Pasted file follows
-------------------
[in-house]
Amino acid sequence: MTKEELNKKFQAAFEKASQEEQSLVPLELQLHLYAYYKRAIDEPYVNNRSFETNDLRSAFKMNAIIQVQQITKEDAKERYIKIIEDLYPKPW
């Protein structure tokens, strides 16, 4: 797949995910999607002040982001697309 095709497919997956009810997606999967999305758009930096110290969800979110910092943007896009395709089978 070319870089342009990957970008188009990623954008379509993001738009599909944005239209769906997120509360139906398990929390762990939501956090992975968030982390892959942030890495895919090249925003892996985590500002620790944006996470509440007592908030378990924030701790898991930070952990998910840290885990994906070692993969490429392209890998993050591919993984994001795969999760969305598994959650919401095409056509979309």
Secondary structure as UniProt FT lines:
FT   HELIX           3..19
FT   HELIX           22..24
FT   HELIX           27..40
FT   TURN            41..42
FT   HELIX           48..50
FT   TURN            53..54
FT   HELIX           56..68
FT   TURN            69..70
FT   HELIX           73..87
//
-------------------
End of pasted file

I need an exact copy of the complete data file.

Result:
[in-house]
Amino acid sequence: MTKEELNKKFQAAFEKASQEEQSLVPLELQLHLYAYYKRAIDEPYVNNRSFETNDLRSAFKMNAIIQVQQITKEDAKERYIKIIEDLYPKPW
């Protein structure tokens, strides 16, 4: 797949995910999607002040982001697309 095709497919997956009810997606999967999305758009930096110290969800979110910092943007896009395709089978 070319870089342009990957970008188009990623954008379509993001738009599909944005239209769906997120509360139906398990929390762990939501956090992975968030982390892959942030890495895919090249925003892996985590500002620790944006996470509440007592908030378990924030701790898991930070952990998910840290885990994906070692993969490429392209890998993050591919993984994001795969999760969305598994959650919401095409056509979309």
Secondary structure as UniProt FT lines:
FT   HELIX           3..19
FT   HELIX           22..24
FT   HELIX           27..40
FT   TURN            41..42
FT   HELIX           48..50
FT   TURN            53..54
FT   HELIX           56..68
FT   TURN            69..70
FT   HELIX           73..87
//